U.S. Factory Output More Restrained Than First Estimated

Manufacturing in the U.S. was more restrained in recent years than previously estimated, according to annual revisions to industrial production data released by the Federal Reserve on Tuesday.

Output at factories, mines and utilities returned to its pre-recession peak in May 2014, seven months later than the Fed previously reported, according to the revisions. Total production increased slightly less than 2.5 percent annually from 2011 through 2013, then accelerated to 4.5 percent in 2014 before falling back so far this year.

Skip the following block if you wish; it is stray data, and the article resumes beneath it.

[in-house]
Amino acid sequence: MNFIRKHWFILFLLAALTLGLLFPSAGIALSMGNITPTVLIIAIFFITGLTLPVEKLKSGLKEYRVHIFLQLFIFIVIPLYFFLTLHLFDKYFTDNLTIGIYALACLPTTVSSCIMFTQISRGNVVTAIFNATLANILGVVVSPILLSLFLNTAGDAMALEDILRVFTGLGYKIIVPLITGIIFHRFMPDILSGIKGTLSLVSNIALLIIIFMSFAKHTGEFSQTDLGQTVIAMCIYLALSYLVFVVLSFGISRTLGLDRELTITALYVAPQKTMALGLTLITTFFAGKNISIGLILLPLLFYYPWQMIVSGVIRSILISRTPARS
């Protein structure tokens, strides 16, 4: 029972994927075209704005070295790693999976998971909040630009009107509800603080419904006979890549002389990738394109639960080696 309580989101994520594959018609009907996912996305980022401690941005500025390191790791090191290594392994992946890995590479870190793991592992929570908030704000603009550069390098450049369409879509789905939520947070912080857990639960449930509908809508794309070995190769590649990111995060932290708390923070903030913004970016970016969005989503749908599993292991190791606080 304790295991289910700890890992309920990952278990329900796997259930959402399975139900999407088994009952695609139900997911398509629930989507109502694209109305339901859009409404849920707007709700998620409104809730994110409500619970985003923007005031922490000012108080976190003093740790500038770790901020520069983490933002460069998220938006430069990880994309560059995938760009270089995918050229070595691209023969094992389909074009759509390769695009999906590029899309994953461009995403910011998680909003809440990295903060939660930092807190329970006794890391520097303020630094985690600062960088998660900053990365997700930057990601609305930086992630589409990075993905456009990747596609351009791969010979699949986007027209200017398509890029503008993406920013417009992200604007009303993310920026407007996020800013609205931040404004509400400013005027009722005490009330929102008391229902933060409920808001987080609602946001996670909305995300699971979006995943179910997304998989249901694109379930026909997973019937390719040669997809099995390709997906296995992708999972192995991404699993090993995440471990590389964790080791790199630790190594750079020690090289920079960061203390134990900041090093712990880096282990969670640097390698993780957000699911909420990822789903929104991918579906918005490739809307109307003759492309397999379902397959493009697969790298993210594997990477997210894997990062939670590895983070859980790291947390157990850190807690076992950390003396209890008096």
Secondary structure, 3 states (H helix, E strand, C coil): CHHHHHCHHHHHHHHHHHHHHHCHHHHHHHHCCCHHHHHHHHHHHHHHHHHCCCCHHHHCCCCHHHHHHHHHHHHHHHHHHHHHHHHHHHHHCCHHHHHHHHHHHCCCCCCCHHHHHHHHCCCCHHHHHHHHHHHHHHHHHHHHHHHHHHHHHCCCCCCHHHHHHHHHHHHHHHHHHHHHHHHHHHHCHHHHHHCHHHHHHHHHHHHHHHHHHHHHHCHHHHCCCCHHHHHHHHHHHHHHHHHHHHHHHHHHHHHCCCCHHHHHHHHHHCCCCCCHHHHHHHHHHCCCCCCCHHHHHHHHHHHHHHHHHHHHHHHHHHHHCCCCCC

Estimates of durable goods production for 2012 and 2013 were almost halved. Output of big-ticket items increased 3.5 percent in 2012 and 2 percent the following year. Previously, output was reported up 6 percent and 5 percent in those years, respectively.

Production of fabricated metals, machinery and computers and electronics showed “much slower gains than previously reported,” according to the report.

Capacity rates were also lower than initially reported. Factories, mines and utilities were operating at 77.8 percent capacity in this year’s second quarter, more than 2 percentage points below the average in data from 1972 to 2014.

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